Archive, April 2019.

Of the 13.4 million custodial single U.S. parents, half have a legal or informal child support agreement with the other parent. Child support is used to pay for food, rent or mortgage payments, education, clothing, childcare, healthcare, transportation, and everything else that a child depends upon. As a parent’s financial situation changes, they may have a decreased or increased ability to pay child support or to financially support their child as the custodial parent. Moreover, child support may need to be modified due to a change in the child’s circumstances, such as needing cancer …
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In Illinois, marital assets are divided equitably. While you may end up receiving less than half of the total assets, the court ensures that assets are not distributed unfairly. Marital assets include everything from income, dividends, investment returns, real property, vehicles, and more that were acquired during the duration of the marriage. Assets owned by either party before the marriage began are considered non-marital assets, as are personal injury settlements, lawsuit awards, and inheritance.
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It can be tempting for a spouse to monitor the movements of the other, especially during divorce or searching for suspected infidelity. Cell phones can easily be tracked without the other spouses’ knowledge, and GPS devices the size of a coin can be hidden in vehicles without being detected. Furthermore, accessing a spouse’s emails can show what they have been up to, not just where. However, tracking or spying on a spouse in such a manner is not necessarily legal in Illinois, and by doing so and getting caught, it can have a profoundly negative effect on your divorce be creating further …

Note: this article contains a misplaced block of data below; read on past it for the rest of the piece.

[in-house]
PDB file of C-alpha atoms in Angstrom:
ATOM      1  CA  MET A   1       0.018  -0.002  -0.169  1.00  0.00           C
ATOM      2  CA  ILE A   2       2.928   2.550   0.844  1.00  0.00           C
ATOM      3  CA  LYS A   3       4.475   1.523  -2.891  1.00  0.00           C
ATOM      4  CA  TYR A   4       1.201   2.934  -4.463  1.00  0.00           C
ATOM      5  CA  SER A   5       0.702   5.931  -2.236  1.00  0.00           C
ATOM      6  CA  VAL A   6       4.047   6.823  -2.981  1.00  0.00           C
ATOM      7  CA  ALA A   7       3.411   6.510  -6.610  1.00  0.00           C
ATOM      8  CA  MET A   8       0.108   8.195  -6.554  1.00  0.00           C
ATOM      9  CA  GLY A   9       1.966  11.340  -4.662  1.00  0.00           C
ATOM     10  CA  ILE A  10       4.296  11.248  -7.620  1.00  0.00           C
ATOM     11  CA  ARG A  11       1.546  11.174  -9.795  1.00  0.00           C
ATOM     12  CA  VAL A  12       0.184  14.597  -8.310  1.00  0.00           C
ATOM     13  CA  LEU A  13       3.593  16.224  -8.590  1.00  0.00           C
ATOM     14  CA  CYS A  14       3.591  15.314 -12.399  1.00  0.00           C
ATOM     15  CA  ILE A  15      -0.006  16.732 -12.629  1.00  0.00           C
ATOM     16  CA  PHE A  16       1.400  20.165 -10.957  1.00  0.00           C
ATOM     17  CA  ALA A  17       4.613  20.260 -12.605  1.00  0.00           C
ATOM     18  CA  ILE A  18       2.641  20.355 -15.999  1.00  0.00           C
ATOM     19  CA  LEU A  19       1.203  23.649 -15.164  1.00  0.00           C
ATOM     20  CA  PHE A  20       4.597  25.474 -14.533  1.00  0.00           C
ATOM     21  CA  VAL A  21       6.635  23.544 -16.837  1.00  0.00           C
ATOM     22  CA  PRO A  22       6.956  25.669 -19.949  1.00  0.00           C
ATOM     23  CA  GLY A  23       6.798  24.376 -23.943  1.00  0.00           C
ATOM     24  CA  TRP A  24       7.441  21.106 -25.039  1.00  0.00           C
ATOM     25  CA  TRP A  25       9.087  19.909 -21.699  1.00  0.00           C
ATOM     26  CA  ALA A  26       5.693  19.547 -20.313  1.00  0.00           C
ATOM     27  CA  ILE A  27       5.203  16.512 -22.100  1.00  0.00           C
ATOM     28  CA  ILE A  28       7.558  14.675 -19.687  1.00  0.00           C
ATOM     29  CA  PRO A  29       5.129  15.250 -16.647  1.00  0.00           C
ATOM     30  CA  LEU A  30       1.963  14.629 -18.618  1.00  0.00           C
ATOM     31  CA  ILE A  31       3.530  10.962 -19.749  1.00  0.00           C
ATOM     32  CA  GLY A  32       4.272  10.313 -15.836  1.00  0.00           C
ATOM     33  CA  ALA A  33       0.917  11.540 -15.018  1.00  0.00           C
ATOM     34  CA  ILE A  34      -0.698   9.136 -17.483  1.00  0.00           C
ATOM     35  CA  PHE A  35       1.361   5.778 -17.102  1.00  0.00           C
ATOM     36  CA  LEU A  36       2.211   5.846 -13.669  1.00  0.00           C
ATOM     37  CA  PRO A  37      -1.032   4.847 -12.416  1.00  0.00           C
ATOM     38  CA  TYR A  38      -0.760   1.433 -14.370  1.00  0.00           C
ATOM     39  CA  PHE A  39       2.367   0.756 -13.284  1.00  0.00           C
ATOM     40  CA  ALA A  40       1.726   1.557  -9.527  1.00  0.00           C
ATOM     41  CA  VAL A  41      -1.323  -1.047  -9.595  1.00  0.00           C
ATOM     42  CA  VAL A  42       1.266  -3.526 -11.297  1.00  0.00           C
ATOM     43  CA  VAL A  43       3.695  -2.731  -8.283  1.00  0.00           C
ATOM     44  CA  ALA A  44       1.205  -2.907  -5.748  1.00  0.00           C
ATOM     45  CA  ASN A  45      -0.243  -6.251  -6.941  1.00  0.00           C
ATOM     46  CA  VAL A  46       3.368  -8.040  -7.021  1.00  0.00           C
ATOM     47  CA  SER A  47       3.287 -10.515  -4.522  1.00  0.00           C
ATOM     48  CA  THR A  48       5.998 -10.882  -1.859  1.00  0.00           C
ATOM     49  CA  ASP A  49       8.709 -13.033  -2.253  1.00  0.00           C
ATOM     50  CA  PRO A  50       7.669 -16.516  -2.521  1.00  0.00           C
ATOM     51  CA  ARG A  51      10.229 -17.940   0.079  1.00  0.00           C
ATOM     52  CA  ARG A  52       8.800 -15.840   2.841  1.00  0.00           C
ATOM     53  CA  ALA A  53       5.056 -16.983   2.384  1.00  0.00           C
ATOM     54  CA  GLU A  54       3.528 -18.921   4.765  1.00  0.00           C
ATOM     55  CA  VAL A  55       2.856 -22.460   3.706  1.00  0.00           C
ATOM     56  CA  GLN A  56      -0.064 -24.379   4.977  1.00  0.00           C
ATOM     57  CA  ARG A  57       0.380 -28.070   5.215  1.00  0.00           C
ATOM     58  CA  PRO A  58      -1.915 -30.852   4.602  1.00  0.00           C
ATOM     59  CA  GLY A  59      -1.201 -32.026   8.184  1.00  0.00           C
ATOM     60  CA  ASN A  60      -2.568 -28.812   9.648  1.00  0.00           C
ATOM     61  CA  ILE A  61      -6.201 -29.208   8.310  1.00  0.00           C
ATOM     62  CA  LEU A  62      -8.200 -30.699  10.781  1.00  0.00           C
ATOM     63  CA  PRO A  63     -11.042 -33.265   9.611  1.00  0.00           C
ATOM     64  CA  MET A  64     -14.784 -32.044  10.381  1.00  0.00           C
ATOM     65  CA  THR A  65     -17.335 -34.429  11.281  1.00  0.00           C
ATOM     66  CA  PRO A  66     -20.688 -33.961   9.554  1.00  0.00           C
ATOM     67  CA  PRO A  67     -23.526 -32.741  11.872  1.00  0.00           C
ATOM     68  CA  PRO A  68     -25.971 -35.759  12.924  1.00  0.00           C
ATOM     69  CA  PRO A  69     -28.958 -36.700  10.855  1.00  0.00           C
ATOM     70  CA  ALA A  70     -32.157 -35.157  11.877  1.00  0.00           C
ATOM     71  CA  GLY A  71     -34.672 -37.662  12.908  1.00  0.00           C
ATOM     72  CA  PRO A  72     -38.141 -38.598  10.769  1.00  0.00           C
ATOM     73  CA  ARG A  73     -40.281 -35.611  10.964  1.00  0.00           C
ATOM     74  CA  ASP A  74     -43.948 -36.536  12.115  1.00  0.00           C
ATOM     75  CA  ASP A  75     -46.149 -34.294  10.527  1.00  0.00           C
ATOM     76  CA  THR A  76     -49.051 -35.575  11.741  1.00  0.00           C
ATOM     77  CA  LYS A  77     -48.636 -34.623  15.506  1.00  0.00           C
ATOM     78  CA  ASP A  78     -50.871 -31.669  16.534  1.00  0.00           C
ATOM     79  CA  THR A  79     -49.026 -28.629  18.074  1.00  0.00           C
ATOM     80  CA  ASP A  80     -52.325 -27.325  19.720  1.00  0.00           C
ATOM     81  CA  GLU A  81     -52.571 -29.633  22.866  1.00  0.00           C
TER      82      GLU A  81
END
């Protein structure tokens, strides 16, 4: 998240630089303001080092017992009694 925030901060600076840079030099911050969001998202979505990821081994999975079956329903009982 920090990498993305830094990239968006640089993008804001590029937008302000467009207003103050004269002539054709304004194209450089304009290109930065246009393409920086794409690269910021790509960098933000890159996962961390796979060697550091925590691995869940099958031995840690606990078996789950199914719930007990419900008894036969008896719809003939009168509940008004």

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While most allegations of domestic violence are true, sometimes innocent people get caught up in the lies of others. False allegations of domestic violence can be career-ending, life-ruining events for those who committed no crime. If you have been charged with or accused of domestic violence, you need to act quickly to protect yourself.
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Child support is a crucial financial tool for custodial parents and, of course, their children. In fact, full or partial child support payments account for 16 percent of custodial mothers’ total yearly income, and nine percent for custodial fathers. Sadly, a large percentage of non-custodial parents refuse to comply with their court orders, and either fail to pay on time or simply refuse to pay outright. Less than half (45.6 percent) of custodial parents receive full child support payments. Custodial parents were owed $10.4 billion in deficient payment in 2013 alone.
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Prenuptial agreements have been around for a long time. They are used to separate each party’s finances so that not everything gets lumped into marital assets during the duration of the marriage. For example, a prenuptial agreement could have a clause that all of the high earning spouse’s salary during the marriage be considered non-marital assets. Prenuptial agreements are also used to protect one spouse from the other’s horrible debt, as well as many other financial reasons. Lifestyle clauses within pre- and postnuptial agreements are entirely different.
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Court-ordered visitation time is just that—court-ordered. As such, a custodial parent is violating the law by denying you visitation with your child, or by reducing the time that you spend with your child by dropping them off late or insisting that you have them home earlier than the parenting plan mandates. This interference damages the bond between non-custodial parents and their children, creates conflict between the parents that the child will inevitably pick up on and blame themselves for causing, and is a common tactic to “get back” at the non-custodial parent for grievances of …
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There may come a time when a child of divorce or separated parents has a desire to live with his or her other parent—the non-custodial parent. This can come as a shock to both the mother and father and is usually accompanied by hurt feelings and loss for the parent whom the child has been living with since the original custody decision. However, it is important to listen to the desire of your child, whether you are the custodial or non-custodial parent, particularly if your child is at least 14 years of age. The teenage years are a good time to make compromises with your children about …
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